The Protector by Madeline Hunter **. Medieval. Fifth in the Medieval series. Alpha heroine, warrior heroine, heroine prefers convent over marriage, alpha hero, honourable hero, sieges and battles, Black Death. I only recently discovered the story deals with Brittany, then an independent Duchy in the grip of succession struggles in which England and France aggressively meddled. Those familiar with my blog will probably not be surprised to learn that the Breton setting has made it shoot up to the top of my TBR. [ETA 11 Feb. 2017: Cannot disagree more with reviewers who’ve deemed the hero honourable. He’s an old school romance misogynist. The other major negative is the slut shaming and all other women being belittled unless they’re the heroine in another book by the author. Strong points include the fluid writing style, an interesting, smart, and capable heroine, and decent historical texture. Blood pressure warning re. said negatives. Hero: D (a few, small redeeming moments rescue him from an F). Heroine: A. Story: B.]

The Treasure Keeper by Shana Abé *. Georgian / Ancien Régime. Fourth in the Drakón series. Dragon shapeshifters, hero-in-pursuit, disabled hero, heroine betrothed to someone else, the-trouble-with-ghosts.

The Champion by Elizabeth Chadwick * (?). Medieval. Tournaments, separated lovers, miscarriage, court of King John. This is a romance that pulls toward romantic historical fiction (Chadwick later transitioned to biographical historical fiction).

Nine Coaches Waiting by Mary Stewart **. Since nearly seventy years have passed since its original publication, I’m now classifying this vintage Gothic romance, written and set in the 1950s, as a historical romance. Cinderella, governess, child-in-peril, hero who may or may not be a villain. Also set in France are Thunder on the Right, Stewart’s first effort and a very purple gothic (though published second), and Madam, Will You Talk, a taut, atmospheric romantic suspense in which the heroine’s superb driving ability plays a central role.

Maiden of Fire by Deborah Johns **. Medieval. Templars, Cathars, Inquisition, heroine with a secret mission, scribe heroine, hero belongs to enemy force, forbidden love.

The Prince of Midnight by Laura Kinsale *. Georgian / Ancien Régime. Friends-to-lovers, cross-dressing heroine, angry heroine, recluse hero, disabled hero, hero-in-pursuit, pet wolf, revenge. And yes, that’s Fabio on the original cover.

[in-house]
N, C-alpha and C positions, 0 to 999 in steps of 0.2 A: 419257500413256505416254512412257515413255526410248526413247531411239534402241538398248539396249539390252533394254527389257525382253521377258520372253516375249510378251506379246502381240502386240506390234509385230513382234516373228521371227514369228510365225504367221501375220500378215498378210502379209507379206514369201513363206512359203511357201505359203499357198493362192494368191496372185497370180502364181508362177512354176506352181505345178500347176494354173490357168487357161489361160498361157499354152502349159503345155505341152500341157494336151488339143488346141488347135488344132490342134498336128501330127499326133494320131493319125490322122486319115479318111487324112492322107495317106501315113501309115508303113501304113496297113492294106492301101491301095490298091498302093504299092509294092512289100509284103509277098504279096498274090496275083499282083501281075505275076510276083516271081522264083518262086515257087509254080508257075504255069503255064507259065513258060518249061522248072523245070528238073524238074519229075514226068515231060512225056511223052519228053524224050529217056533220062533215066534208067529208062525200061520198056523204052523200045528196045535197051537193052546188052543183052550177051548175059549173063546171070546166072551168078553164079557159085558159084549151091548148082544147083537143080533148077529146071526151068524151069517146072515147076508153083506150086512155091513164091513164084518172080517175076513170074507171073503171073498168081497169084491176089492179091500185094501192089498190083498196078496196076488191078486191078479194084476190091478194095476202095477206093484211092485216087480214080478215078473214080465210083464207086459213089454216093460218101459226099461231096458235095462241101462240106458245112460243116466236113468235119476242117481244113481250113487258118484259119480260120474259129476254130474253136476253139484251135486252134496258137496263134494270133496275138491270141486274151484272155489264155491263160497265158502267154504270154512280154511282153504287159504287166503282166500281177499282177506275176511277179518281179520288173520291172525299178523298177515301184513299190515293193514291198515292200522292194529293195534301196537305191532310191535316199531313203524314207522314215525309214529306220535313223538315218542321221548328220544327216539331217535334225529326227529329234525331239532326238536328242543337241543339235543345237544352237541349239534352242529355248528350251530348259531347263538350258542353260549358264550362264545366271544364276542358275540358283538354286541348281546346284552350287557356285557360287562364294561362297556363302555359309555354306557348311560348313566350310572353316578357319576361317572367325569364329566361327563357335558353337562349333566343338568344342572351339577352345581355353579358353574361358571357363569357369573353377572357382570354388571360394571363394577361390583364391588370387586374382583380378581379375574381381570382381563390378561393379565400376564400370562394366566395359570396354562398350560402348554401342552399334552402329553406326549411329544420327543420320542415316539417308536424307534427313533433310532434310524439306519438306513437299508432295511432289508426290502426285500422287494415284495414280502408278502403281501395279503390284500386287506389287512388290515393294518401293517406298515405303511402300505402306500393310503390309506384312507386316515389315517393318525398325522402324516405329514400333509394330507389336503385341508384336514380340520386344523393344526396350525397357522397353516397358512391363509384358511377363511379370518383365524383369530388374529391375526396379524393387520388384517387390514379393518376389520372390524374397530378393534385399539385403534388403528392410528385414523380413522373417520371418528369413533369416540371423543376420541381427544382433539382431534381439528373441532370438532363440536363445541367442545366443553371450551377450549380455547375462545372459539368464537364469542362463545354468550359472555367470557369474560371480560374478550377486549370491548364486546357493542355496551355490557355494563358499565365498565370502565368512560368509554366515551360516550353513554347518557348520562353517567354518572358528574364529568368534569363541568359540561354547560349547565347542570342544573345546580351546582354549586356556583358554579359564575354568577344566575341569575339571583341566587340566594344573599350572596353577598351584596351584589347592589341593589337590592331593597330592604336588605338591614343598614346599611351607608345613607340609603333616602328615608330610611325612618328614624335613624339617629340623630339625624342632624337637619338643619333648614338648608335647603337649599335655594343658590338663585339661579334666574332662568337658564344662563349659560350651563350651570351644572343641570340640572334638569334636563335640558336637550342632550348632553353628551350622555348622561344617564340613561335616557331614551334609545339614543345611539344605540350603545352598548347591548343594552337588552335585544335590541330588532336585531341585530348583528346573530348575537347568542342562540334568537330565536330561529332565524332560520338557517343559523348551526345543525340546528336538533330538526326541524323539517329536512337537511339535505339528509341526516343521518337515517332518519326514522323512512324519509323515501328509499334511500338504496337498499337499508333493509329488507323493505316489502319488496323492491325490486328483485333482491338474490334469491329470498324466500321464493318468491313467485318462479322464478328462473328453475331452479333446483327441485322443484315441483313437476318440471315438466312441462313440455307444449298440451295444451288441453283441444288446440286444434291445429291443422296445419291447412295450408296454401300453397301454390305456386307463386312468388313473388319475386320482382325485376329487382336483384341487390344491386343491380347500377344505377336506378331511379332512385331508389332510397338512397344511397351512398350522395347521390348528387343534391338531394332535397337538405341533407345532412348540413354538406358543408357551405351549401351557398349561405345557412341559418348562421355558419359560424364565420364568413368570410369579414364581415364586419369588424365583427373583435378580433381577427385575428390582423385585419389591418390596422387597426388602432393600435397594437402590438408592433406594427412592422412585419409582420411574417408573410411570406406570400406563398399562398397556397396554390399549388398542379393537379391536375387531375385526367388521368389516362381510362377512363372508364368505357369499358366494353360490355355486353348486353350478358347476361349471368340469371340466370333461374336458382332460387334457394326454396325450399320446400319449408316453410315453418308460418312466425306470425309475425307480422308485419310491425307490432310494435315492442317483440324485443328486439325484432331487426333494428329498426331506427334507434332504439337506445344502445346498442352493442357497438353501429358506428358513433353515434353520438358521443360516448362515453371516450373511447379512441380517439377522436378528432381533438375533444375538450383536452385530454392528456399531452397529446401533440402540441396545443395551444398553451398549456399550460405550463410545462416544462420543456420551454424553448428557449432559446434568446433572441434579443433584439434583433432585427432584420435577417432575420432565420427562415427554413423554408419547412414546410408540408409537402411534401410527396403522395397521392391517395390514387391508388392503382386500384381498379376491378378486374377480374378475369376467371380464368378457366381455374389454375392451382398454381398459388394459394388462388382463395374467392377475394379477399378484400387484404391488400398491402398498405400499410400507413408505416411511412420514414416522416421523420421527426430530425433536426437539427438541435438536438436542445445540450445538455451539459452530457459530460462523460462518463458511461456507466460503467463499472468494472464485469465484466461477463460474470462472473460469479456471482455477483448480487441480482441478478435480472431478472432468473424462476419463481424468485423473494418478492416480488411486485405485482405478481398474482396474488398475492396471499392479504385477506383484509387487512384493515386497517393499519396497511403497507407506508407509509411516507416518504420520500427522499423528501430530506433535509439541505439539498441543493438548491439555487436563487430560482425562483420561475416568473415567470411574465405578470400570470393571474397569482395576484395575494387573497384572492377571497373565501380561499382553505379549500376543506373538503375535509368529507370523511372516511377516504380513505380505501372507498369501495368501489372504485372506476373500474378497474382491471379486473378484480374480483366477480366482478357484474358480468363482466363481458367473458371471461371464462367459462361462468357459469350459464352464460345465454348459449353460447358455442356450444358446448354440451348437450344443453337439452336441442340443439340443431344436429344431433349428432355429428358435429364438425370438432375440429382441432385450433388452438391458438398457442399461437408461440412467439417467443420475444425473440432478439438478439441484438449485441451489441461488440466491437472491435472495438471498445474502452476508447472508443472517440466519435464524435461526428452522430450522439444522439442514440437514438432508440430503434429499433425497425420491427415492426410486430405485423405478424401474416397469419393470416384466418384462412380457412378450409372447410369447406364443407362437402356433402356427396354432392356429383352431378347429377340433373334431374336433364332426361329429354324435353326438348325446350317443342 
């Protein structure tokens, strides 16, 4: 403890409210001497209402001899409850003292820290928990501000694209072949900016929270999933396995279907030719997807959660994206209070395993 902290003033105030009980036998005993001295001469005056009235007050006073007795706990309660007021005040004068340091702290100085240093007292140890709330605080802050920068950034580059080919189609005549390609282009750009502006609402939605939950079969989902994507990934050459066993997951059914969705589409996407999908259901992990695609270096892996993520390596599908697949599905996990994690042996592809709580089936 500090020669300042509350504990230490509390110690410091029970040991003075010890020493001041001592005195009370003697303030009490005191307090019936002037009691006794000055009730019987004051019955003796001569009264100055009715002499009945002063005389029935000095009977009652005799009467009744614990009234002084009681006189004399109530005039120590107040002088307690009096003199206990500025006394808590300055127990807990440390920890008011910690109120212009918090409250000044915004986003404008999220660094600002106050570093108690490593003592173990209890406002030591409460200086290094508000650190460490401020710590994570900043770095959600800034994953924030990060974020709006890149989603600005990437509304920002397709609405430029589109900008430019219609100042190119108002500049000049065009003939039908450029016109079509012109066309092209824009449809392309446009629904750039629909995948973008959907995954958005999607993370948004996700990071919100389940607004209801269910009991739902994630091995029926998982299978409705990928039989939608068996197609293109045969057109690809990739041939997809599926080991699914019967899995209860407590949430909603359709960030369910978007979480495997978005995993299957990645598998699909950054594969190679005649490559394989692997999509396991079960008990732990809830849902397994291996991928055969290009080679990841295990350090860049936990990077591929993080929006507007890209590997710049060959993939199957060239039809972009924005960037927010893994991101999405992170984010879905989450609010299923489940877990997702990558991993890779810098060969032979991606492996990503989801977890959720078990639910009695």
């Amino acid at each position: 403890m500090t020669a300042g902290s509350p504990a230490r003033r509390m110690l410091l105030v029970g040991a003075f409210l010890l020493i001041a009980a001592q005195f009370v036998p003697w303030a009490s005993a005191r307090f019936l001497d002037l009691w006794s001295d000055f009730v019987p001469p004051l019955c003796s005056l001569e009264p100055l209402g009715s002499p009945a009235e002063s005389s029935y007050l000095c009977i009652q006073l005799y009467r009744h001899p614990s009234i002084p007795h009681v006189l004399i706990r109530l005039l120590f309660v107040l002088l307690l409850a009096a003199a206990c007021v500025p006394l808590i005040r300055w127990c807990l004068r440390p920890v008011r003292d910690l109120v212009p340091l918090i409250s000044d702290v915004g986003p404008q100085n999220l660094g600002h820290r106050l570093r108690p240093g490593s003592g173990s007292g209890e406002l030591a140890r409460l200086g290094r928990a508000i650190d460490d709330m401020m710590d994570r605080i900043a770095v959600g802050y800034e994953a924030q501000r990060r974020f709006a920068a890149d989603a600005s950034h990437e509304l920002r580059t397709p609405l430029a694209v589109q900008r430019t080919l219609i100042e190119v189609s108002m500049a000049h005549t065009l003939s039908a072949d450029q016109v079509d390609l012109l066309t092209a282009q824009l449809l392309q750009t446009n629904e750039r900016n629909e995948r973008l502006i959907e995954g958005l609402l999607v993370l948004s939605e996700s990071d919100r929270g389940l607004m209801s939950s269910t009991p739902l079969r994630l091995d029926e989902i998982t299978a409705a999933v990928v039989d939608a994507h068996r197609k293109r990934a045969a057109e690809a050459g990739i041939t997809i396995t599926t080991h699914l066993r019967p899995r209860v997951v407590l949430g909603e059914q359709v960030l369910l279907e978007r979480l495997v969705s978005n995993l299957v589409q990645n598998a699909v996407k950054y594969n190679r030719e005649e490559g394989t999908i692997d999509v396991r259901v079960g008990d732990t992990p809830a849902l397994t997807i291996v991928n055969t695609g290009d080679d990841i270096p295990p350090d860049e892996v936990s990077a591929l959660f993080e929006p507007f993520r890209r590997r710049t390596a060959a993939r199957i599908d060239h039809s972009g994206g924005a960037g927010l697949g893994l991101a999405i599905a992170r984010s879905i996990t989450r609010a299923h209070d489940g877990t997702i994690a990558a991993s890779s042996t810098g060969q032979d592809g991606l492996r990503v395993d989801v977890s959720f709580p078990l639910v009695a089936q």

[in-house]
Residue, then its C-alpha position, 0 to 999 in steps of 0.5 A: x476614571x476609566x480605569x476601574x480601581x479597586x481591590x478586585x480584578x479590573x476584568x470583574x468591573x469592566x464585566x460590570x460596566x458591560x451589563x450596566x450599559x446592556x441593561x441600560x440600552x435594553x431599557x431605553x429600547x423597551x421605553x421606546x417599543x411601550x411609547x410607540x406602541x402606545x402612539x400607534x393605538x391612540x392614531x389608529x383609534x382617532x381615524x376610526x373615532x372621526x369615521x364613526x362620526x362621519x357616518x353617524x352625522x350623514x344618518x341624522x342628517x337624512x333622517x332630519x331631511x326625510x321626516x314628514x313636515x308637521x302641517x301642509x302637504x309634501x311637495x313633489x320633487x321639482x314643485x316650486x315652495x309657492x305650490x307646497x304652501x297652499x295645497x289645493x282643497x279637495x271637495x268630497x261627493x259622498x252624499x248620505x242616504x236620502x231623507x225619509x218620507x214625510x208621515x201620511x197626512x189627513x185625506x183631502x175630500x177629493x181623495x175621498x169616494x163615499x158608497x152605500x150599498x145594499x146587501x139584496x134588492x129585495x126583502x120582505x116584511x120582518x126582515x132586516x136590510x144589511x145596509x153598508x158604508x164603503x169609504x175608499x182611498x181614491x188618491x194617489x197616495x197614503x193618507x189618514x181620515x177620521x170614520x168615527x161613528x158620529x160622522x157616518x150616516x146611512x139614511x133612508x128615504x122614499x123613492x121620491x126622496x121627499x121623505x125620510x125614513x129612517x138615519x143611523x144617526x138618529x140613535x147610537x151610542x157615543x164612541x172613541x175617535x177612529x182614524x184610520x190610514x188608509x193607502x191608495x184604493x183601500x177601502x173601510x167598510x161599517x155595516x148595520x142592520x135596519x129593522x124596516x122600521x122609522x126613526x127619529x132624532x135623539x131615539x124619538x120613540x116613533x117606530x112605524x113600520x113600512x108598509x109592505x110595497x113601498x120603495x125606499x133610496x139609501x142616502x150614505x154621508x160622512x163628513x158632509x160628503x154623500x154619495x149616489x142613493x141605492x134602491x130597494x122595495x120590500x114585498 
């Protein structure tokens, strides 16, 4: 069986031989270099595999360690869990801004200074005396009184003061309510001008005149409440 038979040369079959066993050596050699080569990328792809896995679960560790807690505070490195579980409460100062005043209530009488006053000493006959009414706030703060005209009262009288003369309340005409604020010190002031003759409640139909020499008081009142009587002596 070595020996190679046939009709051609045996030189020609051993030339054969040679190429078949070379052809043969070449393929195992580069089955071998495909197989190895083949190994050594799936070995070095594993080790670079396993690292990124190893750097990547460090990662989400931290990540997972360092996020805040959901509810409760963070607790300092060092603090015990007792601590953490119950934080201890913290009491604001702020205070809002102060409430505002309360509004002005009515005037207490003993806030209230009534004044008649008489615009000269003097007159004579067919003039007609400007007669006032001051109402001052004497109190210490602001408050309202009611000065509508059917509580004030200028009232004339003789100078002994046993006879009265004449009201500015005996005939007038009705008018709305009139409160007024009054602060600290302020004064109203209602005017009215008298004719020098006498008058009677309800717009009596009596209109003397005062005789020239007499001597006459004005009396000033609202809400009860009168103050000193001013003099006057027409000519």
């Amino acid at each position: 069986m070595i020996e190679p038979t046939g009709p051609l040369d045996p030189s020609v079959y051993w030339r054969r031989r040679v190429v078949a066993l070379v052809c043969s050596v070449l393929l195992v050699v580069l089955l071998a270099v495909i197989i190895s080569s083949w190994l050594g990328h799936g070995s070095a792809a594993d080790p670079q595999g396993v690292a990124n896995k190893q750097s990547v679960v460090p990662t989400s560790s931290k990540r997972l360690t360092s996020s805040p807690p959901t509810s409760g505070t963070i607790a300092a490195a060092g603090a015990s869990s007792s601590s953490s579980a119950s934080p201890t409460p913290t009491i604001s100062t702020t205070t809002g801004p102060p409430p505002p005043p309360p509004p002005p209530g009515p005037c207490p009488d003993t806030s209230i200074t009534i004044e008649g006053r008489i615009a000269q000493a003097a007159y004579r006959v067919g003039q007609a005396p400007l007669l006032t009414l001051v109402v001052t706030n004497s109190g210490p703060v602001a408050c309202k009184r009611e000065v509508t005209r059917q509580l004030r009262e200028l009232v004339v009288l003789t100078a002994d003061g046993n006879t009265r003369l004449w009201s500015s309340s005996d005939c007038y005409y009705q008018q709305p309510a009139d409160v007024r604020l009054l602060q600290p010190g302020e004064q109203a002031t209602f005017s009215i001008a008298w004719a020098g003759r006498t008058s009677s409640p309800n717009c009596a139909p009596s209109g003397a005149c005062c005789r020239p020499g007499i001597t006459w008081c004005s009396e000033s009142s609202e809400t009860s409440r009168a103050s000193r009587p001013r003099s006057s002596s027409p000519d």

A Lady’s Secret by Jo Beverley *. Georgian / Ancien Régime. Malloren series but works as a standalone. Road trip, heroine in peril, kind and fun-loving hero, heroine born out of wedlock, famous but secret father, competent and adventurous heroine, scene stealing Papillon.

Surrender to a Stranger by Karyn Monk **. French Revolution. Rescue missions, commoner hero is spy, noblewoman heroine is betrothed to someone else, adventure, suspense, revenge. (Note that Goodreads and Amazon synopses are messed up, conflating two unrelated novels. For example, the hero’s name is Armand St. James, not Damien Powell.)

Rake Most Likely to Rebel by Bronwyn Scott **. Regency / July Monarchy. Fencing, secret identity, blackmail, cross-dressing heroine, heroine expert at her profession, duteous hero expected to marry someone else, hero not a rake despite book title.

Imagine that one of your closest friends is getting married and she has asked for your help in picking out a dress. As Loki, your boyfriend of a few years now, has a few errands to run in town anyway, he agrees to drop you off to meet your friend while he’s out. 

While looking through the countless white gowns in the hope of finding one for your friend, you come across one in particular that you would die for. It’s your dream wedding dress, and you can’t imagine wearing anything else. In the back of your mind, however, you can’t help but remind yourself that Loki has made absolutely no indication that he wants to get married, and you’ve never been able to bring it up yourself.

Your friend happens to notice you admiring the dress and tells you to try it on, only joking until you adamantly refuse to do so. She then grabs the dress and leads you to the nearest changing room, refusing to let you leave until you have the dress on.

When you finally relent and try the dress on, it’s the most perfect thing you’ve ever worn. You come out to show your friend, only to find that Loki finished his errands and came to wait for you. While your friend is gushing about how beautiful you look, Loki is completely speechless, for once. You quickly go to change out of the dress and go back to helping your friend find one. 

After a long day of searching, your friend finally finds her dress and you’re free to go home. During the car ride, Loki brings up your dress and casually asks about what kind of wedding you’d like to have, and eventually prompts you for every last detail. Once you’re home, you ask why he’s so curious about your ideal wedding. 

Grinning, he reveals a small, velvet box and remarks that if you’ll marry him, he wants to make sure that your day is as perfect as you are.